An old friend of mine who now spends winters in Florida used to ski with me quite a lot. In fact, our families spent many winter vacations and weekends in the New England countryside.
When he turned into a snowbird and headed south for half the year, I asked him, “What about skiing?” Would he go up to the Rockies (as many Florida skiers do) for a winter vacation? Wouldn’t he miss the regular skiing weekends that seemed to tie our winters together in a way that made me, anyways, dread the melting season, the appearance of green soft patches on the slopes?
He said, “No, I think of skiing as just an activity that gets Northerners through winter.”
Oh, the heresy! The outrage! And all these years I thought this guy was, like me, a lifelong ski nut.
One winter when I was in New Zealand about my publisher’s business, I did get to the mountains of the South Island, where skiing was rip roaring in the middle of July. It occurred to me that ski racing teams were somehow living charmed lives because they got wintertime and skiing year round — just like that surfing movie “Endless Summer.”
For the past few decades, the ski industry has not been competing with itself — ski resorts strategizing to steal market share from one another. A growing interest in sunshine vacations — beaches and boats — has become the developing rival for vacation dollars from Northerners.
In response, resort owners are countering with all kinds of recreation to fill the void when the skiing becomes marginal. Having paid dearly for all that resort time, skiers feel justly deprived when they can’t do the only thing they can’t do at home, or in Costa Rica, or on a Carnival ship.
Check out Jay Peak’s mega indoor waterpark, the Pump House, complete with a surfing wave and a four-story vertical drop into a pool. There’s also a waterpark at Great Wolf Resort in Fitchburg, Mass., near Wachusett.
Then there’s the recreating of The Balsams in Dixville Notch, N.H., where Les Otten and his company are erecting a whole world of non-skiing goodies, including a several-day course in gourmet cooking. “No one’s going to go skiing the way our parents did,” says Otten. “We have to rethink the whole experience that a new generation is looking for.”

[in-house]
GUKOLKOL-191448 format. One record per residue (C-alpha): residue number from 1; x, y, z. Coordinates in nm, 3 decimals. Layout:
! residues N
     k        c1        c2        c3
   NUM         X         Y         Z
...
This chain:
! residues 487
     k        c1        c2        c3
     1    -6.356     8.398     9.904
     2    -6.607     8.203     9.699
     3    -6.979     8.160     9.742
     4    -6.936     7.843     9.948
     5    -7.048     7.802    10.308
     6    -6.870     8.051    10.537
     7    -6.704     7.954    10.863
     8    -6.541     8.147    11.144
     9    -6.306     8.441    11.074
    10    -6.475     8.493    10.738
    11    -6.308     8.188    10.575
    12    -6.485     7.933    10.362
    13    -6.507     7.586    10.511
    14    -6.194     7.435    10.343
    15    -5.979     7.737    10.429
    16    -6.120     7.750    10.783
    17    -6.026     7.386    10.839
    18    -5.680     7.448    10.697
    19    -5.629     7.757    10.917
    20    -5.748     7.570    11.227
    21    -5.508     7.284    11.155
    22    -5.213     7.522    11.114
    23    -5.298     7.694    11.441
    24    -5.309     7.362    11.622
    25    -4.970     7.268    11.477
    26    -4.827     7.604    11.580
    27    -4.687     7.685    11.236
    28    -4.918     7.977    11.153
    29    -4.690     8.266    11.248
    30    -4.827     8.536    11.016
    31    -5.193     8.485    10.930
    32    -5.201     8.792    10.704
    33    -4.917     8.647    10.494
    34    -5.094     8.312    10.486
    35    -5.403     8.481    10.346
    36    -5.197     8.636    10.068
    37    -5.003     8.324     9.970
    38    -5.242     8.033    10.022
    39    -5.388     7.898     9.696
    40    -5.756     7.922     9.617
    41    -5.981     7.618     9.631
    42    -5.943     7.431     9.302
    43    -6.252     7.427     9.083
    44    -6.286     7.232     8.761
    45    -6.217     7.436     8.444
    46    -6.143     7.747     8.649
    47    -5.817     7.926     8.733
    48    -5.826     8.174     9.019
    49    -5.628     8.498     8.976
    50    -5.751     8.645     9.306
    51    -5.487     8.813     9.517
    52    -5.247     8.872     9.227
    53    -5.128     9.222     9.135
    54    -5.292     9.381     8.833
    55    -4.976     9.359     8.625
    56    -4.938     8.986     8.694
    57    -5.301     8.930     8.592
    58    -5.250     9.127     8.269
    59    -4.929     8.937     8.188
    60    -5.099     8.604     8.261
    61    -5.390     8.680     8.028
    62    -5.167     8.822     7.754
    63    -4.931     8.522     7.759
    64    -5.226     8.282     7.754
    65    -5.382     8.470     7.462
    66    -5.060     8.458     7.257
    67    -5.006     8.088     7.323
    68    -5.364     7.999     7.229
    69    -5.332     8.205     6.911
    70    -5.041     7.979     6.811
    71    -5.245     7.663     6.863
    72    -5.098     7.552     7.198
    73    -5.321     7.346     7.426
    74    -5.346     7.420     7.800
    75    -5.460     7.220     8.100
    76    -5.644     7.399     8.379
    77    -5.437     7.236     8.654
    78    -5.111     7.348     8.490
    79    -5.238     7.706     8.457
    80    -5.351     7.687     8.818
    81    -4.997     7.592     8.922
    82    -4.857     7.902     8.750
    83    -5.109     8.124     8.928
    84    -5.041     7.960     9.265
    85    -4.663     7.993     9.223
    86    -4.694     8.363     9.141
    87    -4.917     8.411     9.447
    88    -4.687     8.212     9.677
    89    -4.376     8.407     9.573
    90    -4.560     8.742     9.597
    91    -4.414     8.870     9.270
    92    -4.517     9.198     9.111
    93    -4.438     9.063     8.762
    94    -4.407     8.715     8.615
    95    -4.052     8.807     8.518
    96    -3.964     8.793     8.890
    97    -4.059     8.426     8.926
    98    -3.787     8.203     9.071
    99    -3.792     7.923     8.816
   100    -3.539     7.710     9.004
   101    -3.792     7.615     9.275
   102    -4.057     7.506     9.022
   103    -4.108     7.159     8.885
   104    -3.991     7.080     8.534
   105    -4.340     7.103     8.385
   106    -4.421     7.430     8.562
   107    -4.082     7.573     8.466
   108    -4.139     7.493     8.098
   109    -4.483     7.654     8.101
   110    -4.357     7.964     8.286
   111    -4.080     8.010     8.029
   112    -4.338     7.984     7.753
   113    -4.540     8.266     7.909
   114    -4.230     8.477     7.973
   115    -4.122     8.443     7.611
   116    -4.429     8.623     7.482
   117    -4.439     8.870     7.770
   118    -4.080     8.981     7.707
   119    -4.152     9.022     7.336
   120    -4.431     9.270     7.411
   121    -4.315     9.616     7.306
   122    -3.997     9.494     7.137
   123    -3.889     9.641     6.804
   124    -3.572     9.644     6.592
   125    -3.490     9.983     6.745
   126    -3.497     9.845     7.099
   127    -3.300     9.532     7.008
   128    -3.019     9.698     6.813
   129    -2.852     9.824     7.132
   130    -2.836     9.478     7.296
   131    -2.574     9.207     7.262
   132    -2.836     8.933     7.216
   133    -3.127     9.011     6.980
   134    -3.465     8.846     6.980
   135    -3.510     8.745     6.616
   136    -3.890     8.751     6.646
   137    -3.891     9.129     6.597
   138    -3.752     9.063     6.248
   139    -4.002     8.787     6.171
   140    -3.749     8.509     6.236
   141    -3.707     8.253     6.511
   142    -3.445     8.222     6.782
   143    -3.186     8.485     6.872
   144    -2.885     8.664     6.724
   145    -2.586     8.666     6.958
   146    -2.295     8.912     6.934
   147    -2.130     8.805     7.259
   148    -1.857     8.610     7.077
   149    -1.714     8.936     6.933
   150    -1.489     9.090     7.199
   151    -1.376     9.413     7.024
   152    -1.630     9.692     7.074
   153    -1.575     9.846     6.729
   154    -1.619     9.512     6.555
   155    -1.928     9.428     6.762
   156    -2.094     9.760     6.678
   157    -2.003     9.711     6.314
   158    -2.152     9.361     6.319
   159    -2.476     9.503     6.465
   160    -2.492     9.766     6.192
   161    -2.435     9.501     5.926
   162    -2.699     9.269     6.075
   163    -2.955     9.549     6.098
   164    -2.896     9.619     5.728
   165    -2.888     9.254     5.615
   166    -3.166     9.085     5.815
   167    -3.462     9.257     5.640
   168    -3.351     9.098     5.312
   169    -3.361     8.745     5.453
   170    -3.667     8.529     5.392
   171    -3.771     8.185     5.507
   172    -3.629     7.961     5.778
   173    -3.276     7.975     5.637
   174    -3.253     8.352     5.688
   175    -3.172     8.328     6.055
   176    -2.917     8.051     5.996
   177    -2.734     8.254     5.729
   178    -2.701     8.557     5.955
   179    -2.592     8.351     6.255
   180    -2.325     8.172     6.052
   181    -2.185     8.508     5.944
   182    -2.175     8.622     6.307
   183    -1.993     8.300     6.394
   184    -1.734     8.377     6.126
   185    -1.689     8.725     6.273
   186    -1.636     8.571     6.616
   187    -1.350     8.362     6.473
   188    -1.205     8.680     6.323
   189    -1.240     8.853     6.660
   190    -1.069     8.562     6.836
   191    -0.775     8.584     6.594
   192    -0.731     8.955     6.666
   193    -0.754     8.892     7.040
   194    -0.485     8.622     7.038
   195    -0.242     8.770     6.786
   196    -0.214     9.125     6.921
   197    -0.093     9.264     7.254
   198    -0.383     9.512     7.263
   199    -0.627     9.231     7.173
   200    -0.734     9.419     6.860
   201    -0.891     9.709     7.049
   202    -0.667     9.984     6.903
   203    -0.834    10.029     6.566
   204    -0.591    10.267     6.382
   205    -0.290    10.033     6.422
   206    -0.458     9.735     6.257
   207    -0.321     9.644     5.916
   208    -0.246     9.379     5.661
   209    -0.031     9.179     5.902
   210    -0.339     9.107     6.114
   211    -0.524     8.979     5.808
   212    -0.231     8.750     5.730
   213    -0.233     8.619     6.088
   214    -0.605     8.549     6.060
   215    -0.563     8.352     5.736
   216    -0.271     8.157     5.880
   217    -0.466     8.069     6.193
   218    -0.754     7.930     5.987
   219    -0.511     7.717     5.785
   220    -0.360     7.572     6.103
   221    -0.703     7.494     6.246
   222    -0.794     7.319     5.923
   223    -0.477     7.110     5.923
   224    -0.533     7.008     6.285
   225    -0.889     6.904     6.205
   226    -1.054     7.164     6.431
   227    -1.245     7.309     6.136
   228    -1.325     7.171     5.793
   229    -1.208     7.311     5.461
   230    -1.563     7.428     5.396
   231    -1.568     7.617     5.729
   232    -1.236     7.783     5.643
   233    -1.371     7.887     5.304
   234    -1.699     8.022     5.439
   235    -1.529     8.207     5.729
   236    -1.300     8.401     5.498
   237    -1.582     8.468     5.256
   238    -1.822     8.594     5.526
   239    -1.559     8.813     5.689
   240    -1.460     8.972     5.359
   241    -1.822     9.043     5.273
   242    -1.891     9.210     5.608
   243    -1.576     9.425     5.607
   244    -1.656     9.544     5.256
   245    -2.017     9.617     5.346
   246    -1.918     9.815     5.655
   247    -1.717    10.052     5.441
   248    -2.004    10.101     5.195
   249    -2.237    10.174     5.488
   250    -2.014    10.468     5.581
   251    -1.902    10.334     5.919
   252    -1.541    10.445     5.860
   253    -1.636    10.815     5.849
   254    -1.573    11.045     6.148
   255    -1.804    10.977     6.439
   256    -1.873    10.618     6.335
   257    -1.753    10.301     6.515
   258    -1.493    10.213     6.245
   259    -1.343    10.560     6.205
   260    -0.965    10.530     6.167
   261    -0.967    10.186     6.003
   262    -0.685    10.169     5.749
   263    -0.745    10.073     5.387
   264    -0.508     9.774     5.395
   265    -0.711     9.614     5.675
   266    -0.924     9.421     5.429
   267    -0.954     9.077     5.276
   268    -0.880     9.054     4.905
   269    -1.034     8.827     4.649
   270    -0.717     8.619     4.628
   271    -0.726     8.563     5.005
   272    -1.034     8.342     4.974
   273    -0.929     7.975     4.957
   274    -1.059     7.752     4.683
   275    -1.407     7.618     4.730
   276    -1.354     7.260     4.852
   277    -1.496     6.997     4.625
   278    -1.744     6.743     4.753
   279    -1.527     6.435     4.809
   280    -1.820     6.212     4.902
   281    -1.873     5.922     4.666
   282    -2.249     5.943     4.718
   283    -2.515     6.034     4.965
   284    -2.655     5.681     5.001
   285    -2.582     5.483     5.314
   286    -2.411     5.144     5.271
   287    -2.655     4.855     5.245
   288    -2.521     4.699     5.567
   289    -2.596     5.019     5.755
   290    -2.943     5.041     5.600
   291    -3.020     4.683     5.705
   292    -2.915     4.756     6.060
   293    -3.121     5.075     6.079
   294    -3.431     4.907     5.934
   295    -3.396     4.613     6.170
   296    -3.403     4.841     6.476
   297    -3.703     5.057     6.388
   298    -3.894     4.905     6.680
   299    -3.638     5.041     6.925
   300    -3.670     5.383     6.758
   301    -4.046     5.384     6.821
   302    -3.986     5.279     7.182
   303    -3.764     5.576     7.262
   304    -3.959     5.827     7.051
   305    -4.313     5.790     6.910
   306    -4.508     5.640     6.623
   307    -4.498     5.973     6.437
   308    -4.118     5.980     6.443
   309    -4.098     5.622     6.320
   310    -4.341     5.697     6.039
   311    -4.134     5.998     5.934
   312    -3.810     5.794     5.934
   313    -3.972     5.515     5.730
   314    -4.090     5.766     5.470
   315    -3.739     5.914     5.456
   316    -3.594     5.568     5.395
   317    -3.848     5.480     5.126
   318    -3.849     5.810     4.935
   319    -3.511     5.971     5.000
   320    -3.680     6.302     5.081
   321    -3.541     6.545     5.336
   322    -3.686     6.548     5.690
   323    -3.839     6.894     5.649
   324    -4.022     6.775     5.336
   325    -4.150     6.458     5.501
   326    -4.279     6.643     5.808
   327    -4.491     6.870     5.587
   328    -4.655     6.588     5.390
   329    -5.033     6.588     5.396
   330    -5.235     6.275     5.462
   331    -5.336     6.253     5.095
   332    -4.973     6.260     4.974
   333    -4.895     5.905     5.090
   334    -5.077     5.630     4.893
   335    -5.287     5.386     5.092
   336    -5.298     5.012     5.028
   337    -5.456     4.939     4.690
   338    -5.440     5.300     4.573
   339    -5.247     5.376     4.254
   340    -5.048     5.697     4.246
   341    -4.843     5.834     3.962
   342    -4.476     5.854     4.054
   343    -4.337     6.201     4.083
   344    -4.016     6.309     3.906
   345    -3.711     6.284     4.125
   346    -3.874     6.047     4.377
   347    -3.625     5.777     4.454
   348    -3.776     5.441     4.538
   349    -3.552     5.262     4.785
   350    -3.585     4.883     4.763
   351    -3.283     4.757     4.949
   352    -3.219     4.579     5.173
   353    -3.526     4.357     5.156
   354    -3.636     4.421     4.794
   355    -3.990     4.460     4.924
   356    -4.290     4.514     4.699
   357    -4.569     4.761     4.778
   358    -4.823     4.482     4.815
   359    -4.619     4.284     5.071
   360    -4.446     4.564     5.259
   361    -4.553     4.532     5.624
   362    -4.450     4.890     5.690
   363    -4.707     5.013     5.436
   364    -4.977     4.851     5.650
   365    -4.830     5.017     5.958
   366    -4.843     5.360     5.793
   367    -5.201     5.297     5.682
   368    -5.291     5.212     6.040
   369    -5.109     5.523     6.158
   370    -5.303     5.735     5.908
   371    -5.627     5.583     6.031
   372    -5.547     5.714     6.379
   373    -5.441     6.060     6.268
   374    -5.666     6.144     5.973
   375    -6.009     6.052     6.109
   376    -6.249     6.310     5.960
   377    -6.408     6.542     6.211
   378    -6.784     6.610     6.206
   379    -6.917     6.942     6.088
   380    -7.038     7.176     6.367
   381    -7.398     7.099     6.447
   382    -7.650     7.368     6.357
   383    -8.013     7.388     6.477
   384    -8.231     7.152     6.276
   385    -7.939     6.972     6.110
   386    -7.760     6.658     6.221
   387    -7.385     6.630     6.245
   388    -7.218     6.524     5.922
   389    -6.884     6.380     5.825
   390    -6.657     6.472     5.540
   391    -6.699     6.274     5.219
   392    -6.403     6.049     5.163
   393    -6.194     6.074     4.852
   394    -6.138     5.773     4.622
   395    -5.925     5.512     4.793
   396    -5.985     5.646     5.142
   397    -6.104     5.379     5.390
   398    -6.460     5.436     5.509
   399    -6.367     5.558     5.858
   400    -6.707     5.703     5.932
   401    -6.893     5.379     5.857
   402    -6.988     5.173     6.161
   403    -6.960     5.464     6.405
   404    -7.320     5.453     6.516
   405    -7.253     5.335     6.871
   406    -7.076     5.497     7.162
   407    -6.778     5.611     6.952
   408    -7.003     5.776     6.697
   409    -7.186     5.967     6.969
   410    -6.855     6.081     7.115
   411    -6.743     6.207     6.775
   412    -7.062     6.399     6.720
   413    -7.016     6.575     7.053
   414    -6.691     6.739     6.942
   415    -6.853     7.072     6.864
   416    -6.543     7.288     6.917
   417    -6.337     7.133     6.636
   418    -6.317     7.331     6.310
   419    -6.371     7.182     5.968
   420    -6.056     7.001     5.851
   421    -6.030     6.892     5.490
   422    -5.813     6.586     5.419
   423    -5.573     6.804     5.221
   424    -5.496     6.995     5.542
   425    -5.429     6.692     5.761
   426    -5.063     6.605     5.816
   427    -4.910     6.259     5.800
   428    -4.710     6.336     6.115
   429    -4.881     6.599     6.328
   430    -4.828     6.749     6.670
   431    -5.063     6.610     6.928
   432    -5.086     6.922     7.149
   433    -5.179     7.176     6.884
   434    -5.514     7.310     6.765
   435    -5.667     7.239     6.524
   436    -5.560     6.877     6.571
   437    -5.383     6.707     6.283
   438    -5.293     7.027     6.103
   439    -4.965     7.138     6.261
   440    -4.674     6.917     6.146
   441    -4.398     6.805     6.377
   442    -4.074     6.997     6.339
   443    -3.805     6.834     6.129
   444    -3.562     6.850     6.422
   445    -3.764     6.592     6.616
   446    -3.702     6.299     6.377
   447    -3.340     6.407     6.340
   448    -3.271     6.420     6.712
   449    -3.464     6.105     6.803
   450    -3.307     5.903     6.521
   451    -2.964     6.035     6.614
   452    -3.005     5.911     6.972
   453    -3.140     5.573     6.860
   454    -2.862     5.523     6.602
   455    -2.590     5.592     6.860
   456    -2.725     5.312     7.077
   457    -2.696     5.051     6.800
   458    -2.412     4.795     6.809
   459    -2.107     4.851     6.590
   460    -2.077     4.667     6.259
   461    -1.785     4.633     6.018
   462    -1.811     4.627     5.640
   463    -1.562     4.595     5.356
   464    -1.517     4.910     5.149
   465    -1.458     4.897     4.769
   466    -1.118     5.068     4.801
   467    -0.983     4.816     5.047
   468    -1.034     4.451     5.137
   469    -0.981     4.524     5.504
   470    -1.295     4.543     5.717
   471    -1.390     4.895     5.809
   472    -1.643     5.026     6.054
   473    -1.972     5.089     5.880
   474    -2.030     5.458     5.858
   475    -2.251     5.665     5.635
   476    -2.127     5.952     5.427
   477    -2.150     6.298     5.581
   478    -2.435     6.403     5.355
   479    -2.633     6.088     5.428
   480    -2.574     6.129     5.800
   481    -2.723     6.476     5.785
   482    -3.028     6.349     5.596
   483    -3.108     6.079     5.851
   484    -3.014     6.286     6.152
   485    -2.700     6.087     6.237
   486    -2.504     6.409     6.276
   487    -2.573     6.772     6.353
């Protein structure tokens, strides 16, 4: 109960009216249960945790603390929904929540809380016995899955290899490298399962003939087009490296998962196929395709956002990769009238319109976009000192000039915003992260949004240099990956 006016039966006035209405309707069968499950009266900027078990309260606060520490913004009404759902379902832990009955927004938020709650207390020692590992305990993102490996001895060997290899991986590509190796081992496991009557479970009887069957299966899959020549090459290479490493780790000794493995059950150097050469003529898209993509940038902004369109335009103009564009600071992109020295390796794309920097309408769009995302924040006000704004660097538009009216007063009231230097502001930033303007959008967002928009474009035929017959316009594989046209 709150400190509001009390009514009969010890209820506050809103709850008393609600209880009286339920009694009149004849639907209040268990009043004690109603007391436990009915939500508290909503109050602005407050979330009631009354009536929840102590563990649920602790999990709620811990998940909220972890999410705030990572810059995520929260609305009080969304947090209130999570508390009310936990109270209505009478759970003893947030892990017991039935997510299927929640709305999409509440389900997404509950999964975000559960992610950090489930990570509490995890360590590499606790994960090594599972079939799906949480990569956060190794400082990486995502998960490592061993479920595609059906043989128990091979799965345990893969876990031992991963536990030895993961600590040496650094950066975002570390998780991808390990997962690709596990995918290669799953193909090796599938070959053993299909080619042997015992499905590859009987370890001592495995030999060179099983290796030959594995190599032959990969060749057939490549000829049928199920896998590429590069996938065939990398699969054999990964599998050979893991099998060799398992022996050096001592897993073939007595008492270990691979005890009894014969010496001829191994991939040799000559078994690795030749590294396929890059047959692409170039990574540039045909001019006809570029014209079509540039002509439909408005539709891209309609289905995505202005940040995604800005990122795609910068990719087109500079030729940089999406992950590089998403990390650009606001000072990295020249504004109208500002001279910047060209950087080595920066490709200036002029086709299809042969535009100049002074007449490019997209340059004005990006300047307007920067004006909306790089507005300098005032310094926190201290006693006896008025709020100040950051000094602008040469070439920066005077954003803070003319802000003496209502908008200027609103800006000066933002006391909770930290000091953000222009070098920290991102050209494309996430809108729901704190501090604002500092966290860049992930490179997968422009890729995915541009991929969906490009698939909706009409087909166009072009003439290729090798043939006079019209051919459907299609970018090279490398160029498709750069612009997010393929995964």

All of this is a very worthy attempt to fight for an industry that has made decades of remarkable advances in snowmaking, grooming, uphill transportation and even comfortable ski boots, all to move the needle on the pain/joy meter in favor of the consumer.
But there’s something else coming, called, in commercial title, Neveplast NP30. The first area in the country to use Neveplast is Buck Hill in Minnesota. At Buck, when the snow melts and the slopes turn green, you keep right on skiing, all summer into fall, until the snow falls again.
Buck Hill is a small ski area — 306-foot vertical — close to an urban population (Minneapolis). It has given the world skiers such as Lindsey Vonn and six-time World Cup race winner Kristina Koznick. Now, Buck Hill skiers are schussing in summertime on its new green surface that looks and feels like a modern artificial football field.
Like many synthetics, Neveplast is derived from other products — in this case, ground-up traffic cones. The surface consists of bristles that the ski or board edge can bite in, giving a consistency that feels like packed powder, say many of those who have tried it. I have not skied on it, but have seen it and heard from some who have, and the reviews are pretty positive.
A video shows skiers descending a slalom course, and snowboarders going through a series of terrain park features looking pretty much like they always do and making the same range of moves.
Buck Hill race director David Solner hopes this allows his racers to expand their season from four months to the whole year in order to compete with the big areas in the Rockies where skiing has a much longer season. Even though Neveplast allows skiing in warm weather, forget the shorts and Hawaiian shirt — a fall on the stuff feels like falling on hard-packed snow, says Solner. And when it snows? Just ski on the snow instead, with the same equipment.
Could this be a game-changer for the New England ski scene, especially if global warming will, as some predict, begin to ravage the sport later this century? Aren’t there already ziplines and alpine slides that let you zoom down mountains in summer? There are all kinds of ways to descend vert as fast as you dare in the offseason, just not on snow.
The joy of skiing is not only sliding downhill but also mastering the athletic form it takes to make a carved turn. And so far, the Neveplast experience looks to be about the same set of body motions as on snow.
There is the question of winter ambiance that always makes skiing look somehow like glittering magical stuff on postcard settings and heavy doses of nostalgia. But to save the sport in the future, or even expand it to places outside the Snowbelt, maybe this artificial surface — or whatever it might become say 50 years from now — might make it worth our while to watch what happens at this historic little Minnesota hill.